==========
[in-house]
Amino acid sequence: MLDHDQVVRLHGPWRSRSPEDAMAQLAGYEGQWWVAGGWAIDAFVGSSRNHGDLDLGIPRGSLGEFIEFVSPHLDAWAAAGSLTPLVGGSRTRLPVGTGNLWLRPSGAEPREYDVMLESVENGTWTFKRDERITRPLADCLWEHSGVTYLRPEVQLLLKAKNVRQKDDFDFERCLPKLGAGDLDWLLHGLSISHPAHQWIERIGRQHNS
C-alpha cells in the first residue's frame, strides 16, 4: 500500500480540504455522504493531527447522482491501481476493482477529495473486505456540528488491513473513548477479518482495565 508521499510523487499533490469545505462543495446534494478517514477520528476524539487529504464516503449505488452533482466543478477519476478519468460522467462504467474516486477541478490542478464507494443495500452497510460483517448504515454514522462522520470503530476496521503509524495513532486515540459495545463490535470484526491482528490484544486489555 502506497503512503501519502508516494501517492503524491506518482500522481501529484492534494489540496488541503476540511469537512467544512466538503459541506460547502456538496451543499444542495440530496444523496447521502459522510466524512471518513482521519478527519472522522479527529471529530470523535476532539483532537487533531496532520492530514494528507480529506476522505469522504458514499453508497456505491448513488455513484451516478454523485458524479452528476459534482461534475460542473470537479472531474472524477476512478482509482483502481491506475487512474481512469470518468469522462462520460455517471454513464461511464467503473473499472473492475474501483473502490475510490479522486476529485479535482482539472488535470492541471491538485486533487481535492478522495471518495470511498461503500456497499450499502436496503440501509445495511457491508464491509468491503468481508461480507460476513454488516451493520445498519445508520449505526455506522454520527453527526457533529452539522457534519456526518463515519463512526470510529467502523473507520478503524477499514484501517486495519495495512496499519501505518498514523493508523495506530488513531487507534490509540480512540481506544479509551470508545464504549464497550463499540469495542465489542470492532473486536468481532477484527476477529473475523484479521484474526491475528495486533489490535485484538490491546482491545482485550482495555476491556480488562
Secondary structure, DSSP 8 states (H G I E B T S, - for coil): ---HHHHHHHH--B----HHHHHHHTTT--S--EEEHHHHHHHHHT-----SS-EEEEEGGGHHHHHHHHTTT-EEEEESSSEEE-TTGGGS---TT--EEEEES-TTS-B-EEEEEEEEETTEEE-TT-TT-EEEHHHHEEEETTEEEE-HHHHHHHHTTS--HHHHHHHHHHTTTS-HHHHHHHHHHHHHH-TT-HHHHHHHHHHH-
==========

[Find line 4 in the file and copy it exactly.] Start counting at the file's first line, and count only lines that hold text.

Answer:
Secondary structure, DSSP 8 states (H G I E B T S, - for coil): ---HHHHHHHH--B----HHHHHHHTTT--S--EEEHHHHHHHHHT-----SS-EEEEEGGGHHHHHHHHTTT-EEEEESSSEEE-TTGGGS---TT--EEEEES-TTS-B-EEEEEEEEETTEEE-TT-TT-EEEHHHHEEEETTEEEE-HHHHHHHHTTS--HHHHHHHHHHTTTS-HHHHHHHHHHHHHH-TT-HHHHHHHHHHH-